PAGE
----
Rick Perlstein explains why the death of Captain Cook in the Pacific islands in 1779 has triggered an academic storm. It is a quintessential historian's whodunnit. It is also, says Berkeley's Stephen Greenblatt, "a struggle for the soul of anthropology". On January 17, 1779, Captain James Cook and crew, after a frustrating nine months spent combing the North American coast for the fabled North-west Passage, returned for provisions to the island they had discovered the year before - Hawaii. A month later, Cook went missing - until the Hawaiians turned his bones over to the crew. How and why Cook died remains a mystery.
In a series of publications in the 1980s, University of Chicago anthropologist Marshall Sahlins argued that Cook was killed in an epic cosmological accident. But Princeton anthropologist Gananath Obeyesekere thinks Sahlins got it all wrong, and said so in his 1992 book, The Apotheosis of Captain Cook: European Mythmaking in the Pacific (Princeton). Now, Sahlins has set out to put Obeyesekere straight in How "Natives" Think: About Captain Cook, for Example (Chicago).
If it were only a matter of figuring out who has the facts right, things would be dramatic enough. But it is the heat of the theoretical issues involved, notes one anthropologist who knows both men well, that makes this "much more than a pissing match". Sahlins and Obeyesekere are presenting radically opposed briefs about how we can, from compromised sources, conjure up cultural worlds different from our own. And in our age of vertigo about who speaks for whom and how, Greenblatt notes: "the stakes of this argument are very high".
Here is Sahlin's story: on their original approach to Hawaii, Cook's two ships coincidentally traced the same path that the local fertility god Lono supposedly followed during Makahiki, his annual rite of regeneration. Cook, the Hawaiians believed, was Lono - returning right on schedule. But when Cook returned to the island the next year, he did so 13 days after Makahiki, during the reign of Lono's rival god, Ku. This was a big mistake. When Lono waded ashore unseasonally, he knocked the cosmic order frightfully out of whack - so, in a fit of improvised ritual, the avatars of the god Ku had him, well, whacked.
Poppycock, says Obeyesekere. When he heard Sahlins present this version of events in a Princeton lecture, Obeyesekere took umbrage at what he saw as an embarrassing reproduction of a colonialist libel: that over-awed, myth-addled "natives" invariably take Europeans for gods. "I tended to identify with the Hawaiians as a kind of outsider group," Obeyesekere, a Sri Lankan, explains. "I was almost humiliated, you see, by that kind of thing." So humiliated, in fact, that the lifelong South Asianist did something extraordinary: he took on an entirely new ethnographic specialty, in order to take on a dean of the discipline on his home turf.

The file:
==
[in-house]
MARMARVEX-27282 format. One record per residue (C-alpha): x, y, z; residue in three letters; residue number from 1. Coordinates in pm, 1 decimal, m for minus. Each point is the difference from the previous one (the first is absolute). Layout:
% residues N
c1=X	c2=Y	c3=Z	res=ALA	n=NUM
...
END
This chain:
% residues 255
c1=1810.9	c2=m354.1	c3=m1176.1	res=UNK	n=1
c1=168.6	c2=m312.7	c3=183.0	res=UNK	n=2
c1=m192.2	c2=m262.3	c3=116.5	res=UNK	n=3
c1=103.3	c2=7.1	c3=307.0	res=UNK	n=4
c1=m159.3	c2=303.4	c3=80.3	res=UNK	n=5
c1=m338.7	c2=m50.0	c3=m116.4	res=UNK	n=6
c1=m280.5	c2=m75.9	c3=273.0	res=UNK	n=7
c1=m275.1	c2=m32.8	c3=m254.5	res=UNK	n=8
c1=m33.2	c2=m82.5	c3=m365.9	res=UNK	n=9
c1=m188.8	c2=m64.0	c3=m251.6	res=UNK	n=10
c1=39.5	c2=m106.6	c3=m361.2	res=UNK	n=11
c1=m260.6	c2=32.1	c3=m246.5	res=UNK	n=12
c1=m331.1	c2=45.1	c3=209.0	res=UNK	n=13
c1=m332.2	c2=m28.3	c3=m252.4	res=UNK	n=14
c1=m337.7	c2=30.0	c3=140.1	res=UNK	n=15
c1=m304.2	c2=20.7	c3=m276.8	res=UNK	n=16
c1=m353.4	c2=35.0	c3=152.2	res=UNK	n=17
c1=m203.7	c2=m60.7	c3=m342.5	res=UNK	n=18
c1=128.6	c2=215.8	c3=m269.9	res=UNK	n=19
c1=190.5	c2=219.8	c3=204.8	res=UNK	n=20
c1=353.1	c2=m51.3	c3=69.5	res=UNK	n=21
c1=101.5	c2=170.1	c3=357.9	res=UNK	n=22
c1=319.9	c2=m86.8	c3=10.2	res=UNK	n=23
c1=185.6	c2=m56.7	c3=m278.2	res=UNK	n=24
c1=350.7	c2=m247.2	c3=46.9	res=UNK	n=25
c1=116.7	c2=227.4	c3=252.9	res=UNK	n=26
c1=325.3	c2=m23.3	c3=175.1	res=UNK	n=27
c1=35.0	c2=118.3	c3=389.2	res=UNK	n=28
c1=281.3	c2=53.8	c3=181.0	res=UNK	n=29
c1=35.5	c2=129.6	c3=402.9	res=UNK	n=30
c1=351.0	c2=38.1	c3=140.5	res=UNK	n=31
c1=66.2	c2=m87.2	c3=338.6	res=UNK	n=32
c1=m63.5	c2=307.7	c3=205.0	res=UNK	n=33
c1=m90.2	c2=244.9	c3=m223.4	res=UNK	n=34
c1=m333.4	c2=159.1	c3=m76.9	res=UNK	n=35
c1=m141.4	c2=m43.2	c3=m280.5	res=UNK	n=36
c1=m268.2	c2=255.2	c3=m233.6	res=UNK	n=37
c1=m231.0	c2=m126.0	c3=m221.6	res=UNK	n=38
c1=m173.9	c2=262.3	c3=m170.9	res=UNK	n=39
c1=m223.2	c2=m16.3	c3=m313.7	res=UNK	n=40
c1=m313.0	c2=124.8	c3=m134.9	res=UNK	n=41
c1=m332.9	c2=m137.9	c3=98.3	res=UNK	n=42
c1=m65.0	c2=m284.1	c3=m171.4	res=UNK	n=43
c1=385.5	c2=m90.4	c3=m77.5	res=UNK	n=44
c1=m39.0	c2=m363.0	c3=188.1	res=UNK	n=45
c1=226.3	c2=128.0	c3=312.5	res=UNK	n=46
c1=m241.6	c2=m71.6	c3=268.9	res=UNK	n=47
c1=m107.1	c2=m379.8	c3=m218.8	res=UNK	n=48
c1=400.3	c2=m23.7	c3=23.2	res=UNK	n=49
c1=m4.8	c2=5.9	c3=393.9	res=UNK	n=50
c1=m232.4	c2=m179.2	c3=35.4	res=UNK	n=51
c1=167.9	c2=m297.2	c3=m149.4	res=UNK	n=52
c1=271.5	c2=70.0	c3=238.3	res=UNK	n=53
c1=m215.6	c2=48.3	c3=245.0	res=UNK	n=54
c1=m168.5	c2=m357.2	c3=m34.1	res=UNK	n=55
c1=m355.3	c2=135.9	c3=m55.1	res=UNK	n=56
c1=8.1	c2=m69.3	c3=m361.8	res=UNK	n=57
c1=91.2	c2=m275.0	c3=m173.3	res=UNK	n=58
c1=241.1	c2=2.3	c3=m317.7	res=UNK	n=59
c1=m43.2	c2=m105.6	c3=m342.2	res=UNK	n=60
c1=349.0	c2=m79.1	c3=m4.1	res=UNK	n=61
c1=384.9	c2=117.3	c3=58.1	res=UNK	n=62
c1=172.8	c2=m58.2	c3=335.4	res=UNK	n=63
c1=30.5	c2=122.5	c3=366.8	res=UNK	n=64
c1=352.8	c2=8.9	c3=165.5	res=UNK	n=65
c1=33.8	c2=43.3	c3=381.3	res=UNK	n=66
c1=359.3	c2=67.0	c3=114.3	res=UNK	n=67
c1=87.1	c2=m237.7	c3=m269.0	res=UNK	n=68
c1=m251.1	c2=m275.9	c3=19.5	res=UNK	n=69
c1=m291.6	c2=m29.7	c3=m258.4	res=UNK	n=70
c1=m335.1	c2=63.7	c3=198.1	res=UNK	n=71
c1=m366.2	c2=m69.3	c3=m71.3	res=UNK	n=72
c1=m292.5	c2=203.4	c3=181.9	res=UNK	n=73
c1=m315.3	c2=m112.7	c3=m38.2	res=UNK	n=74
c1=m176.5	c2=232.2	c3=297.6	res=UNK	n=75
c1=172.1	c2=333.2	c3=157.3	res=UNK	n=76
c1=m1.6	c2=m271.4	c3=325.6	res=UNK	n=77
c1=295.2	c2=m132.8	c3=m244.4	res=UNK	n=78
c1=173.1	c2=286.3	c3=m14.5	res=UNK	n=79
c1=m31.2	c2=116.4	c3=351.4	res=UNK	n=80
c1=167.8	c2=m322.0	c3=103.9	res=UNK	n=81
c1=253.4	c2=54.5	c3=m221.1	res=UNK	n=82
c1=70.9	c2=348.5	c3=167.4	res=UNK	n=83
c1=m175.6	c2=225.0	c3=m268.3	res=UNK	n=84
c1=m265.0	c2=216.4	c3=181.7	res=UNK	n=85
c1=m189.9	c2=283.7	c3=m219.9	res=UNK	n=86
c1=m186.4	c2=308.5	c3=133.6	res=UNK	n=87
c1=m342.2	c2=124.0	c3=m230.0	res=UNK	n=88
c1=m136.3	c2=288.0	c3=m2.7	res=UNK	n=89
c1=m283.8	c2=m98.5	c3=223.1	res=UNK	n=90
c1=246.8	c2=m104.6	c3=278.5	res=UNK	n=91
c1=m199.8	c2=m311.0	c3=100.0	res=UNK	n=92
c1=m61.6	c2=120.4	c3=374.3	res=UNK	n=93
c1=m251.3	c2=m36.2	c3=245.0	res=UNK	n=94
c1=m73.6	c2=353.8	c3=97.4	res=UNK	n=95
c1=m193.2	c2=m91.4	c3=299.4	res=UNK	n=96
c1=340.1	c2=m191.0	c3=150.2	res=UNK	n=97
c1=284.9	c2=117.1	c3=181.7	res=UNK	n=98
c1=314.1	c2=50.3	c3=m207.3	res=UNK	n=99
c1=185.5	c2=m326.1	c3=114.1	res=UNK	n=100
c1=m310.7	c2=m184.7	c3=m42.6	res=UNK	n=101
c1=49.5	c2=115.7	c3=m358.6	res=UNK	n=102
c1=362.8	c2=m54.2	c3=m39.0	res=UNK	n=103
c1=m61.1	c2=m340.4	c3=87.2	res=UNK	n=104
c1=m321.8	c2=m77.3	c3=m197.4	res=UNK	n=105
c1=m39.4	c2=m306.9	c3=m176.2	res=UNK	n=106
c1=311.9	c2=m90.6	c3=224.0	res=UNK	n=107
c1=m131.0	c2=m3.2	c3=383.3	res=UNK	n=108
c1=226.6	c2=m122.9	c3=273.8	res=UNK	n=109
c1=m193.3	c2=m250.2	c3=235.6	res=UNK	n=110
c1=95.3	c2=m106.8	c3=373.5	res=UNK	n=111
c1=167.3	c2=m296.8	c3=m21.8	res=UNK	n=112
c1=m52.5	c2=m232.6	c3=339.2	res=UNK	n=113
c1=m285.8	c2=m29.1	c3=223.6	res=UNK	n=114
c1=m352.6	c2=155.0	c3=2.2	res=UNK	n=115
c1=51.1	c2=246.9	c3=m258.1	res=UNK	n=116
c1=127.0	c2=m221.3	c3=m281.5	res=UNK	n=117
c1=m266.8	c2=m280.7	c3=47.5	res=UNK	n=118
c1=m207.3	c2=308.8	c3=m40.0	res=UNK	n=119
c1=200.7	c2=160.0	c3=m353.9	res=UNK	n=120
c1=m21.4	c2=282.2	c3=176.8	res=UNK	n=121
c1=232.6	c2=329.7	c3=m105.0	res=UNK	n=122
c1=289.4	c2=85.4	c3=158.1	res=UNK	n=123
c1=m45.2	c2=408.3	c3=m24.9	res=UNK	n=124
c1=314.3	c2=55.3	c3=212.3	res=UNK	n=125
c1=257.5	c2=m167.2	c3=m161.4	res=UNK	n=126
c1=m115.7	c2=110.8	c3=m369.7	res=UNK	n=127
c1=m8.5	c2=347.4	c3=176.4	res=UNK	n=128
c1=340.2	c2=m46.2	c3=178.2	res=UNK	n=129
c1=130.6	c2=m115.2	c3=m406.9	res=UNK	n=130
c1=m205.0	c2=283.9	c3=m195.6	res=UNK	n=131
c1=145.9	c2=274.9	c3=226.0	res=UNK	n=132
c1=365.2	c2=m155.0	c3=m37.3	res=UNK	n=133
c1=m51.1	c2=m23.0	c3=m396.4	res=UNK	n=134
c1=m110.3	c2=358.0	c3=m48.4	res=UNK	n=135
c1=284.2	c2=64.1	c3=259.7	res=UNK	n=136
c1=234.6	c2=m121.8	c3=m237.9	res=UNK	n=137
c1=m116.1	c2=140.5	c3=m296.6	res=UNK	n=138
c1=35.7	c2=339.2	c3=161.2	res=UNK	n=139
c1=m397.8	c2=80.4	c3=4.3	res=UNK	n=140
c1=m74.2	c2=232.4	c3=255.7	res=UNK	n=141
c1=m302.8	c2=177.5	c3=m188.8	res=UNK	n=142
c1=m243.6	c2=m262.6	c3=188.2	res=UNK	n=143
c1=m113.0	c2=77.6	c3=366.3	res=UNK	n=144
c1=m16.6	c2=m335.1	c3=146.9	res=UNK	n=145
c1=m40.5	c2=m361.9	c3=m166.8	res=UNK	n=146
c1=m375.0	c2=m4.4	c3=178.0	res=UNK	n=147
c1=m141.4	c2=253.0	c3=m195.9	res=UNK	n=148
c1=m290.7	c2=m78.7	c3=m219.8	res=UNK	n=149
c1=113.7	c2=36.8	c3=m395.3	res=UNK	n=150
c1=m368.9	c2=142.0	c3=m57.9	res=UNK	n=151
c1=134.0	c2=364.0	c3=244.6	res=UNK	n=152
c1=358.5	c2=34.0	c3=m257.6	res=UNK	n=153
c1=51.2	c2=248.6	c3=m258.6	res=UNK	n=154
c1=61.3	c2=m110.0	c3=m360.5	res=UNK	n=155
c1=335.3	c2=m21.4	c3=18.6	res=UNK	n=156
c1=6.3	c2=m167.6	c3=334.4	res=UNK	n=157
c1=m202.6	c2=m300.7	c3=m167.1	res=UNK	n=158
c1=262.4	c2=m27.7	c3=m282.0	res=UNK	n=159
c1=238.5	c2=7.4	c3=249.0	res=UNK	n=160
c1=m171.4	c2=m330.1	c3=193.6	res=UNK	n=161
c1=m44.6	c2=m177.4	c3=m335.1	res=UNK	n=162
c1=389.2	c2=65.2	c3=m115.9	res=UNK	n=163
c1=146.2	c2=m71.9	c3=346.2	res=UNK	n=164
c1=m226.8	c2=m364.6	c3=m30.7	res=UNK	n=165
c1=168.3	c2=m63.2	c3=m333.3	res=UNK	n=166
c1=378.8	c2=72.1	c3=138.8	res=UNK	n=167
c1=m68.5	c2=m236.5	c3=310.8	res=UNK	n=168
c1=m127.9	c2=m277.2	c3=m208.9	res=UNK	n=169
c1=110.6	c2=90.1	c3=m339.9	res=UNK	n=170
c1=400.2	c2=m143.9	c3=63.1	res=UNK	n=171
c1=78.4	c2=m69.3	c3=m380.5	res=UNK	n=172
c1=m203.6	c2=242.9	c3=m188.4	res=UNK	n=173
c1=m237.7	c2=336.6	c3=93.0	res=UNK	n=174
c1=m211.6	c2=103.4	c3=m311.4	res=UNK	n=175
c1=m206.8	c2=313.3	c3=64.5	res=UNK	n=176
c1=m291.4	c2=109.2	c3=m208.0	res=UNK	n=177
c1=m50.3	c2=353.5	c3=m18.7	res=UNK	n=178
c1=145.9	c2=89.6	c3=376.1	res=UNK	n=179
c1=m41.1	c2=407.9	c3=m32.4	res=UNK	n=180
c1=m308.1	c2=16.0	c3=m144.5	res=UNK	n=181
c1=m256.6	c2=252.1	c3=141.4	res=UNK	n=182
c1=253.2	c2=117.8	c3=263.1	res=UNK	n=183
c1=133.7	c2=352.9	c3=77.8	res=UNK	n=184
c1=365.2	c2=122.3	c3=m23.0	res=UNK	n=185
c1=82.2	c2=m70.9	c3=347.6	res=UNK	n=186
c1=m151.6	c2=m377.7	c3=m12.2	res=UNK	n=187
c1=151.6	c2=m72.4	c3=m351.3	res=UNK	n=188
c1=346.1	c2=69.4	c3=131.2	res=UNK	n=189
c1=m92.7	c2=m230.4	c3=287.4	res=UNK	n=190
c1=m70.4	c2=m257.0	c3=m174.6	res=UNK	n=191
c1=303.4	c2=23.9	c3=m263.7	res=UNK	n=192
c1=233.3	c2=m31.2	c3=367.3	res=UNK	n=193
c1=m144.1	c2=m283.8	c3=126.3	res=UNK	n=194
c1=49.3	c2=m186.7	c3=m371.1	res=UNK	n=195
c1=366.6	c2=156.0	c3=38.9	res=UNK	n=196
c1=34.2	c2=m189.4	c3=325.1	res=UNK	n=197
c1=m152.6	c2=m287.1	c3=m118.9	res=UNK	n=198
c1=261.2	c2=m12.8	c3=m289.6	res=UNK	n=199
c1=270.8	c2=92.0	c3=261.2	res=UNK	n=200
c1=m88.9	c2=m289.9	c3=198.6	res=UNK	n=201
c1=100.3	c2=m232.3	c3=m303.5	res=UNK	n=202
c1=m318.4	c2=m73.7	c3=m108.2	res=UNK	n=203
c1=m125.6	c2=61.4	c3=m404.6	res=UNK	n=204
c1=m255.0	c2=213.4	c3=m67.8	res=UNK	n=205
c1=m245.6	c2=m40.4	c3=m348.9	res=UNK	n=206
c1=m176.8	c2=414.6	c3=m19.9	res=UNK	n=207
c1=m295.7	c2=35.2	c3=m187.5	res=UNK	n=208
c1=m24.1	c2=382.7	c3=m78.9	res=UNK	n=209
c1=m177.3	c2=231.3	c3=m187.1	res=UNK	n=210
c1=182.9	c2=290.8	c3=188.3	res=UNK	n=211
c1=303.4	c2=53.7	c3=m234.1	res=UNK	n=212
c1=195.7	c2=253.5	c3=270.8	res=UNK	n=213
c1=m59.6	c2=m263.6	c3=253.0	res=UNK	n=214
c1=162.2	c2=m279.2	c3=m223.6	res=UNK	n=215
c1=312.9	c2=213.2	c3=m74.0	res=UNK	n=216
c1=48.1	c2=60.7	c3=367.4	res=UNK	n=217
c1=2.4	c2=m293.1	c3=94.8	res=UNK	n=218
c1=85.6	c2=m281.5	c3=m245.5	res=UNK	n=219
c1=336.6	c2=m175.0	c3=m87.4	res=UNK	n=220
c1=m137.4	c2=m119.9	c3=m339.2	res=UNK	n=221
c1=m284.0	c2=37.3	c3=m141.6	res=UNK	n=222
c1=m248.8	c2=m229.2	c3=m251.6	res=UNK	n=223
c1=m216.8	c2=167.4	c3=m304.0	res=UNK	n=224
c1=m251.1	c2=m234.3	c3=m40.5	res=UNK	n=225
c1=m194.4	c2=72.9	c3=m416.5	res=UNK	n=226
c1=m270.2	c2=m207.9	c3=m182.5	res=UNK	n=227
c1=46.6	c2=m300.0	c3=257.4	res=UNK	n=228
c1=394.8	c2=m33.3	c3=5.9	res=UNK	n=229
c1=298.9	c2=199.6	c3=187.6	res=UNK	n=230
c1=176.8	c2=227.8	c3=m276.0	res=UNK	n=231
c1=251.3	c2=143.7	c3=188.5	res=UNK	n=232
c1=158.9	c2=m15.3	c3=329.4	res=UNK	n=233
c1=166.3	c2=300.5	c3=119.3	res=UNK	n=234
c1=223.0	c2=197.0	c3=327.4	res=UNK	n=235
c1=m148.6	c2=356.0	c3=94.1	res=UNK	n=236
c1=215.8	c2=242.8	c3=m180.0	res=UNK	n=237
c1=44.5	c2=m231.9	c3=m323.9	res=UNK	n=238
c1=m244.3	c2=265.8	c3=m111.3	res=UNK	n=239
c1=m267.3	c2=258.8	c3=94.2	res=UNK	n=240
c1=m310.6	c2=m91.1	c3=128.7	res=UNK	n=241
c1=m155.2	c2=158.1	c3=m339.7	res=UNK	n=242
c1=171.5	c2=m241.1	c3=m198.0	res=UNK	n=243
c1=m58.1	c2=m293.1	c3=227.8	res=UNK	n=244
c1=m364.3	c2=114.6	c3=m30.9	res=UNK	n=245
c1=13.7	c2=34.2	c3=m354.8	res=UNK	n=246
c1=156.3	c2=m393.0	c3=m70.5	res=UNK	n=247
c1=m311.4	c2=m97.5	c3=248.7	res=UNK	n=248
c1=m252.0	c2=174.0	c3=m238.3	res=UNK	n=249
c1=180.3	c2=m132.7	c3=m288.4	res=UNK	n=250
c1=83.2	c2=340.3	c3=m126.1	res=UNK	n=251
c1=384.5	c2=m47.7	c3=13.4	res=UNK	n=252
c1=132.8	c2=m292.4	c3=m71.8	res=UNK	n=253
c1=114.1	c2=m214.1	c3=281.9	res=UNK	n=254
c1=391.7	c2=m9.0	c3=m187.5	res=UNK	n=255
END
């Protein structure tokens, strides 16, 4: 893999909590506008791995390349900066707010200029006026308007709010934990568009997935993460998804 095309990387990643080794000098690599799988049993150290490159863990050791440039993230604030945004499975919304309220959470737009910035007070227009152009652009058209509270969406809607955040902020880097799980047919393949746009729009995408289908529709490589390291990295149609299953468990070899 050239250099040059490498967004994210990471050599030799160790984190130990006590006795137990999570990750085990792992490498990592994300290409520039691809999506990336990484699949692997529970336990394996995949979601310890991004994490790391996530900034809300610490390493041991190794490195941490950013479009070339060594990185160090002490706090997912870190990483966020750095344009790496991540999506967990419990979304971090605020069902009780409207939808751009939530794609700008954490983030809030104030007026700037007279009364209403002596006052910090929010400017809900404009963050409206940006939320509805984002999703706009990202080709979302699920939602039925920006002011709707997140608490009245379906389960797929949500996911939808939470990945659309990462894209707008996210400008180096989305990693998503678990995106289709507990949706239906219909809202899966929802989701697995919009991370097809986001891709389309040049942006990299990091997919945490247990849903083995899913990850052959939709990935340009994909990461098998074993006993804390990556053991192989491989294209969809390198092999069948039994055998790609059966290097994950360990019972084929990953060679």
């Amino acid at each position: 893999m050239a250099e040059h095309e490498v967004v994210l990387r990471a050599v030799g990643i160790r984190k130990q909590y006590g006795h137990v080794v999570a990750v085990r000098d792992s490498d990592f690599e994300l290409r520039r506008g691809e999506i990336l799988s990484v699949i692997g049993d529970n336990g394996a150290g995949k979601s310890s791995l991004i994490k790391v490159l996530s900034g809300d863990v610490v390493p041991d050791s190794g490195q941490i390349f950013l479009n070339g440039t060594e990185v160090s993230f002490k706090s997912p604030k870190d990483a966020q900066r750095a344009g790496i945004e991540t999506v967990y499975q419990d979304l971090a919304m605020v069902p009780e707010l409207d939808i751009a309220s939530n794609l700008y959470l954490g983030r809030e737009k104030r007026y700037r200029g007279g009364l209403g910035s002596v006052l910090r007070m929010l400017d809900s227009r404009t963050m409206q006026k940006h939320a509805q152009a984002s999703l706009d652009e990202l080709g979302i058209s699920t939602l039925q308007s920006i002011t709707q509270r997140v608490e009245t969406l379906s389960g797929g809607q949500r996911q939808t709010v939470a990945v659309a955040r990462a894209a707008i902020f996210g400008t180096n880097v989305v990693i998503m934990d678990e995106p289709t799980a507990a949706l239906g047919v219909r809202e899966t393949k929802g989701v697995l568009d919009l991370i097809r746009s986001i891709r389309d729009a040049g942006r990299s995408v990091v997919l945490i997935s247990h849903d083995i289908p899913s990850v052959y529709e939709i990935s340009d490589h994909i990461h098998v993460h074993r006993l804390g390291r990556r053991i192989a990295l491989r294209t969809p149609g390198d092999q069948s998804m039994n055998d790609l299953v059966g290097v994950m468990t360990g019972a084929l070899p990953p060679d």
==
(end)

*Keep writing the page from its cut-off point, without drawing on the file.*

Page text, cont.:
Obeyesekere went back to the primary sources and found a Captain Cook who was killed not because he was in the right place at the wrong time, but because he had descended into wanton brutality towards the Hawaiians. To make this argument, Obeyesekere painstakingly reconstructed an alternate interpretation of the events leading to the explorer's death: Cook was installed as a chief, not a god, and only because the pragmatic Hawaiians wished to enlist him as an ally in their war against their neighbours in Maui. Nothing cosmic about this. In Obeyesekere's telling, it wasn't the Hawaiians who made Cook into a god; it was whites like Sahlins.
"There's something less than meets the ire," Sahlins writes in his response, which was conceived as a pamphlet but soon grew into a 300-page manuscript, complete with 17 appendices. With the wit of one of Cook's 18th-century contemporaries, he counters what he takes to be both an attack on his integrity and a piece of historiographic hackwork. Sahlins thinks that Obeyesekere has done the Hawaiians a dishonour. Obeyesekere, he says, denigrates their myths and restricts them to a decidedly Eurocentric norm of practical rationality. And besides, in his claim to speak for the natives as a third world intellectual, Obeyesekere is dragging in historical baggage about the onward march of colonialism that erases the particularity of the encounter between Cook and the Hawaiians.
That is where things get a little sticky between the two - and why the rest of us should pay attention. For when you get beyond the acrimony and the voluminous detail this Donnybrook is generating, the two authors are painting in miniature two compelling but structurally opposed visions of how the humanities might throw off their colonial legacy. Does the West do justice to the Rest by emphasising, as Sahlins does, the mutual misunderstandings between radically different cultural worlds? Or should we, as Obeyesekere does, focus on the fraught power relations between coloniser and colonised? In trying to understand the elusive Other, should we cast aside our standards of rational behaviour? Or should we assume that some of those standards apply to all human beings?
Greenblatt, who has had both men speak to his Berkeley graduate seminar on Exploration, Discovery, and the World Outside of Europe, finds the Cook books a rare opportunity to help think through such seemingly irreconcilable differences. "There has been nothing (on the subject) at this sustained level of critique," he says. "I spend a lot of time reading these ferocious exchanges between Protestants and Catholics in the 1600s. In a way, this isn't all that different. Fortunately, we're living in an age in which people are not burning each other at the stake."
Reprinted by permission from Lingua Franca, The Review of Academic Life, published in New York. E-mail: email@example.com